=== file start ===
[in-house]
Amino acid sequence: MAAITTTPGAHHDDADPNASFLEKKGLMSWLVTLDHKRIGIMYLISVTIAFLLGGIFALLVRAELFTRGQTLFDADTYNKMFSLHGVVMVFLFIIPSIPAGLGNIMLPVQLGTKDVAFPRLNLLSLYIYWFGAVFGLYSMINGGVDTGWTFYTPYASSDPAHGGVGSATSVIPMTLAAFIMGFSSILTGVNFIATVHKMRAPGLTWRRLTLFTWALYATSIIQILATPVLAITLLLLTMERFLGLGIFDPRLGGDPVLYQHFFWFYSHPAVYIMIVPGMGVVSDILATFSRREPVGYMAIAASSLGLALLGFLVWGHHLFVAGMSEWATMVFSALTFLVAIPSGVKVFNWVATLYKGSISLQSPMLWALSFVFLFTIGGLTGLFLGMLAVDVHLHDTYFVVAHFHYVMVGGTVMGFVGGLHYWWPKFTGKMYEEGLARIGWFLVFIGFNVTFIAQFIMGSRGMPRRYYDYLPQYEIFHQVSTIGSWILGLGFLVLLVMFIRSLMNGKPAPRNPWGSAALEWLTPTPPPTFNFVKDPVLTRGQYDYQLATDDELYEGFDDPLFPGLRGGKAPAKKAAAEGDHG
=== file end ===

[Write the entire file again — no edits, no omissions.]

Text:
[in-house]
Amino acid sequence: MAAITTTPGAHHDDADPNASFLEKKGLMSWLVTLDHKRIGIMYLISVTIAFLLGGIFALLVRAELFTRGQTLFDADTYNKMFSLHGVVMVFLFIIPSIPAGLGNIMLPVQLGTKDVAFPRLNLLSLYIYWFGAVFGLYSMINGGVDTGWTFYTPYASSDPAHGGVGSATSVIPMTLAAFIMGFSSILTGVNFIATVHKMRAPGLTWRRLTLFTWALYATSIIQILATPVLAITLLLLTMERFLGLGIFDPRLGGDPVLYQHFFWFYSHPAVYIMIVPGMGVVSDILATFSRREPVGYMAIAASSLGLALLGFLVWGHHLFVAGMSEWATMVFSALTFLVAIPSGVKVFNWVATLYKGSISLQSPMLWALSFVFLFTIGGLTGLFLGMLAVDVHLHDTYFVVAHFHYVMVGGTVMGFVGGLHYWWPKFTGKMYEEGLARIGWFLVFIGFNVTFIAQFIMGSRGMPRRYYDYLPQYEIFHQVSTIGSWILGLGFLVLLVMFIRSLMNGKPAPRNPWGSAALEWLTPTPPPTFNFVKDPVLTRGQYDYQLATDDELYEGFDDPLFPGLRGGKAPAKKAAAEGDHG